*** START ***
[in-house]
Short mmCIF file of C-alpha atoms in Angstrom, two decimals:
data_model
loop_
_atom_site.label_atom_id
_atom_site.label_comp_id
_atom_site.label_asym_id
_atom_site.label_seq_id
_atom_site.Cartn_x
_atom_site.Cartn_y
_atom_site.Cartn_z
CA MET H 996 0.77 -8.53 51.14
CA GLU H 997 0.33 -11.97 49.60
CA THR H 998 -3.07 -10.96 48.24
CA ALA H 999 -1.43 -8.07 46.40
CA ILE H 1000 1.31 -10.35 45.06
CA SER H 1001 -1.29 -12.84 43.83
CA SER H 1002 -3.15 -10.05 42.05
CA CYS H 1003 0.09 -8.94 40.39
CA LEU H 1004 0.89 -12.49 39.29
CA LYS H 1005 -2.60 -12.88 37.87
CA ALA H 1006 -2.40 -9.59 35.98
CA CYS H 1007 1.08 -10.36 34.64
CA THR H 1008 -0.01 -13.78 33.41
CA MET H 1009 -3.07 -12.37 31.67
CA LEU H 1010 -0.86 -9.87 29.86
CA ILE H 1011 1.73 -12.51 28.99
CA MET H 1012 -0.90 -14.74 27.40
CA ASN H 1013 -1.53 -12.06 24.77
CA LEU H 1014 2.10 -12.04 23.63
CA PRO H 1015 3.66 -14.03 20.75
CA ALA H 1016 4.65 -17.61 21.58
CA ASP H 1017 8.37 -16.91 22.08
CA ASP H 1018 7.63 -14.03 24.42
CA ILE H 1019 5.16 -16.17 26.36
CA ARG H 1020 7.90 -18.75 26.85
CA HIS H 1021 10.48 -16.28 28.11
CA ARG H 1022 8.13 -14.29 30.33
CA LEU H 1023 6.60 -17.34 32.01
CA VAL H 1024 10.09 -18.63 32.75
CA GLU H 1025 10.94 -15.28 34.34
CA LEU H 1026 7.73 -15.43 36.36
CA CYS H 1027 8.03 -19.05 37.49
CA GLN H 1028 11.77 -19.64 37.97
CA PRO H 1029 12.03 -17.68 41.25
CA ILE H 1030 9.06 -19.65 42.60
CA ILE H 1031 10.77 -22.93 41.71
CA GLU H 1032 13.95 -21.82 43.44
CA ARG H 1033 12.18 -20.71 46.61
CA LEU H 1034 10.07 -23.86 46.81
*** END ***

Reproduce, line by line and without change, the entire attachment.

[in-house]
Short mmCIF file of C-alpha atoms in Angstrom, two decimals:
data_model
loop_
_atom_site.label_atom_id
_atom_site.label_comp_id
_atom_site.label_asym_id
_atom_site.label_seq_id
_atom_site.Cartn_x
_atom_site.Cartn_y
_atom_site.Cartn_z
CA MET H 996 0.77 -8.53 51.14
CA GLU H 997 0.33 -11.97 49.60
CA THR H 998 -3.07 -10.96 48.24
CA ALA H 999 -1.43 -8.07 46.40
CA ILE H 1000 1.31 -10.35 45.06
CA SER H 1001 -1.29 -12.84 43.83
CA SER H 1002 -3.15 -10.05 42.05
CA CYS H 1003 0.09 -8.94 40.39
CA LEU H 1004 0.89 -12.49 39.29
CA LYS H 1005 -2.60 -12.88 37.87
CA ALA H 1006 -2.40 -9.59 35.98
CA CYS H 1007 1.08 -10.36 34.64
CA THR H 1008 -0.01 -13.78 33.41
CA MET H 1009 -3.07 -12.37 31.67
CA LEU H 1010 -0.86 -9.87 29.86
CA ILE H 1011 1.73 -12.51 28.99
CA MET H 1012 -0.90 -14.74 27.40
CA ASN H 1013 -1.53 -12.06 24.77
CA LEU H 1014 2.10 -12.04 23.63
CA PRO H 1015 3.66 -14.03 20.75
CA ALA H 1016 4.65 -17.61 21.58
CA ASP H 1017 8.37 -16.91 22.08
CA ASP H 1018 7.63 -14.03 24.42
CA ILE H 1019 5.16 -16.17 26.36
CA ARG H 1020 7.90 -18.75 26.85
CA HIS H 1021 10.48 -16.28 28.11
CA ARG H 1022 8.13 -14.29 30.33
CA LEU H 1023 6.60 -17.34 32.01
CA VAL H 1024 10.09 -18.63 32.75
CA GLU H 1025 10.94 -15.28 34.34
CA LEU H 1026 7.73 -15.43 36.36
CA CYS H 1027 8.03 -19.05 37.49
CA GLN H 1028 11.77 -19.64 37.97
CA PRO H 1029 12.03 -17.68 41.25
CA ILE H 1030 9.06 -19.65 42.60
CA ILE H 1031 10.77 -22.93 41.71
CA GLU H 1032 13.95 -21.82 43.44
CA ARG H 1033 12.18 -20.71 46.61
CA LEU H 1034 10.07 -23.86 46.81